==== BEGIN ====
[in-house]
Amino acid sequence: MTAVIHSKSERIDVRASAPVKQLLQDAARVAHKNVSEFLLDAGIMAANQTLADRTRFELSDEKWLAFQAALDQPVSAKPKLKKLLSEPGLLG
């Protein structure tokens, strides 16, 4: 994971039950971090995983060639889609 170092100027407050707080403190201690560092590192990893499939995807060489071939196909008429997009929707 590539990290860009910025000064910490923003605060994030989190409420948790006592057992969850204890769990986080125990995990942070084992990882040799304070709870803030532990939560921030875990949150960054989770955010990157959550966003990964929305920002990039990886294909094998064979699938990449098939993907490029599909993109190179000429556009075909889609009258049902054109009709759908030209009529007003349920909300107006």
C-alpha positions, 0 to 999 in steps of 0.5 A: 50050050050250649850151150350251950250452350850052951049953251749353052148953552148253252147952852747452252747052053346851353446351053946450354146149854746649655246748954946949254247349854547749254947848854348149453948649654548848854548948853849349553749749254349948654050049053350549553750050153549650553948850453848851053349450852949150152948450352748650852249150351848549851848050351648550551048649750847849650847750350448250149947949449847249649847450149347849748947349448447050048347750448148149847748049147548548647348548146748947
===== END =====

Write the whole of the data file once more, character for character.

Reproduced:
[in-house]
Amino acid sequence: MTAVIHSKSERIDVRASAPVKQLLQDAARVAHKNVSEFLLDAGIMAANQTLADRTRFELSDEKWLAFQAALDQPVSAKPKLKKLLSEPGLLG
């Protein structure tokens, strides 16, 4: 994971039950971090995983060639889609 170092100027407050707080403190201690560092590192990893499939995807060489071939196909008429997009929707 590539990290860009910025000064910490923003605060994030989190409420948790006592057992969850204890769990986080125990995990942070084992990882040799304070709870803030532990939560921030875990949150960054989770955010990157959550966003990964929305920002990039990886294909094998064979699938990449098939993907490029599909993109190179000429556009075909889609009258049902054109009709759908030209009529007003349920909300107006």
C-alpha positions, 0 to 999 in steps of 0.5 A: 50050050050250649850151150350251950250452350850052951049953251749353052148953552148253252147952852747452252747052053346851353446351053946450354146149854746649655246748954946949254247349854547749254947848854348149453948649654548848854548948853849349553749749254349948654050049053350549553750050153549650553948850453848851053349450852949150152948450352748650852249150351848549851848050351648550551048649750847849650847750350448250149947949449847249649847450149347849748947349448447050048347750448148149847748049147548548647348548146748947